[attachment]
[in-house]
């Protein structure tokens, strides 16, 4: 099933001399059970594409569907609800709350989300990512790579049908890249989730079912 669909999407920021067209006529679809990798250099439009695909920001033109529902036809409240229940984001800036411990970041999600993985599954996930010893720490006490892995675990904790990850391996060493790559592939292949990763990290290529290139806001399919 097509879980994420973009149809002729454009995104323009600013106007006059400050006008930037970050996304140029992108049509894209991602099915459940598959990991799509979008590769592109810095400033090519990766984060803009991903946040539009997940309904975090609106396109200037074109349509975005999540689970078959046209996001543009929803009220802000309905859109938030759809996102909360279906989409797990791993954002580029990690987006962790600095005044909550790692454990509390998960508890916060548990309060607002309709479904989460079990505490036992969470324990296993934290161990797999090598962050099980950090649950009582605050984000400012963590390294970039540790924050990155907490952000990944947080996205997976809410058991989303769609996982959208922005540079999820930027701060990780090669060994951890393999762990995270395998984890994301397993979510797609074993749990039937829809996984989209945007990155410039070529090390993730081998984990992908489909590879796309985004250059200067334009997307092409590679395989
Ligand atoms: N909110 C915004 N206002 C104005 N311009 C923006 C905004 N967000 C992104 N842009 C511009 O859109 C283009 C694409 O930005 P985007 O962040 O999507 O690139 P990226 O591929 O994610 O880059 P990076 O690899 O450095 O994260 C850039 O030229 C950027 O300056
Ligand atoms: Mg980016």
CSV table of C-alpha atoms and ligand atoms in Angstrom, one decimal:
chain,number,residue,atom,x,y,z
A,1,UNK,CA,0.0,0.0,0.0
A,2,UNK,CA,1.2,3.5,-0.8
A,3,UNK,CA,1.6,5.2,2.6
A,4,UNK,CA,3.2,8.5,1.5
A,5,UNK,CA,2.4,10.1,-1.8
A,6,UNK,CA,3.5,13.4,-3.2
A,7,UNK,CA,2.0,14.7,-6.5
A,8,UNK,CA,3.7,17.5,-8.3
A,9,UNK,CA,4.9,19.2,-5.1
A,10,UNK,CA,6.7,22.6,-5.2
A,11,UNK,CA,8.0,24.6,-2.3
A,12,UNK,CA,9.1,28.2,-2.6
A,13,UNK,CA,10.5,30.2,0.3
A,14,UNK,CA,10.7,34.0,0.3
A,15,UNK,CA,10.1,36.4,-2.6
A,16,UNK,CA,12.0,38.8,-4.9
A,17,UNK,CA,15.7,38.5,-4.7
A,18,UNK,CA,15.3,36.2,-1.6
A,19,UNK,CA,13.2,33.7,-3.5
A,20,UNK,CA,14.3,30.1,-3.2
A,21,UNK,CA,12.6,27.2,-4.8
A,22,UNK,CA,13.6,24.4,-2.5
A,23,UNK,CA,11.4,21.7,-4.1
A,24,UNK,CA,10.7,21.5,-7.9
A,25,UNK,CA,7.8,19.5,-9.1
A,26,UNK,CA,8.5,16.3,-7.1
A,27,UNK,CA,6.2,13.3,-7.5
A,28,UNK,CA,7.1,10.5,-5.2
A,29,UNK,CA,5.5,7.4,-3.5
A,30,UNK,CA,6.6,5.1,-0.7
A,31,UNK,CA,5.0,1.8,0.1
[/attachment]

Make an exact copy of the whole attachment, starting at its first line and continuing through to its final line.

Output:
[in-house]
């Protein structure tokens, strides 16, 4: 099933001399059970594409569907609800709350989300990512790579049908890249989730079912 669909999407920021067209006529679809990798250099439009695909920001033109529902036809409240229940984001800036411990970041999600993985599954996930010893720490006490892995675990904790990850391996060493790559592939292949990763990290290529290139806001399919 097509879980994420973009149809002729454009995104323009600013106007006059400050006008930037970050996304140029992108049509894209991602099915459940598959990991799509979008590769592109810095400033090519990766984060803009991903946040539009997940309904975090609106396109200037074109349509975005999540689970078959046209996001543009929803009220802000309905859109938030759809996102909360279906989409797990791993954002580029990690987006962790600095005044909550790692454990509390998960508890916060548990309060607002309709479904989460079990505490036992969470324990296993934290161990797999090598962050099980950090649950009582605050984000400012963590390294970039540790924050990155907490952000990944947080996205997976809410058991989303769609996982959208922005540079999820930027701060990780090669060994951890393999762990995270395998984890994301397993979510797609074993749990039937829809996984989209945007990155410039070529090390993730081998984990992908489909590879796309985004250059200067334009997307092409590679395989
Ligand atoms: N909110 C915004 N206002 C104005 N311009 C923006 C905004 N967000 C992104 N842009 C511009 O859109 C283009 C694409 O930005 P985007 O962040 O999507 O690139 P990226 O591929 O994610 O880059 P990076 O690899 O450095 O994260 C850039 O030229 C950027 O300056
Ligand atoms: Mg980016």
CSV table of C-alpha atoms and ligand atoms in Angstrom, one decimal:
chain,number,residue,atom,x,y,z
A,1,UNK,CA,0.0,0.0,0.0
A,2,UNK,CA,1.2,3.5,-0.8
A,3,UNK,CA,1.6,5.2,2.6
A,4,UNK,CA,3.2,8.5,1.5
A,5,UNK,CA,2.4,10.1,-1.8
A,6,UNK,CA,3.5,13.4,-3.2
A,7,UNK,CA,2.0,14.7,-6.5
A,8,UNK,CA,3.7,17.5,-8.3
A,9,UNK,CA,4.9,19.2,-5.1
A,10,UNK,CA,6.7,22.6,-5.2
A,11,UNK,CA,8.0,24.6,-2.3
A,12,UNK,CA,9.1,28.2,-2.6
A,13,UNK,CA,10.5,30.2,0.3
A,14,UNK,CA,10.7,34.0,0.3
A,15,UNK,CA,10.1,36.4,-2.6
A,16,UNK,CA,12.0,38.8,-4.9
A,17,UNK,CA,15.7,38.5,-4.7
A,18,UNK,CA,15.3,36.2,-1.6
A,19,UNK,CA,13.2,33.7,-3.5
A,20,UNK,CA,14.3,30.1,-3.2
A,21,UNK,CA,12.6,27.2,-4.8
A,22,UNK,CA,13.6,24.4,-2.5
A,23,UNK,CA,11.4,21.7,-4.1
A,24,UNK,CA,10.7,21.5,-7.9
A,25,UNK,CA,7.8,19.5,-9.1
A,26,UNK,CA,8.5,16.3,-7.1
A,27,UNK,CA,6.2,13.3,-7.5
A,28,UNK,CA,7.1,10.5,-5.2
A,29,UNK,CA,5.5,7.4,-3.5
A,30,UNK,CA,6.6,5.1,-0.7
A,31,UNK,CA,5.0,1.8,0.1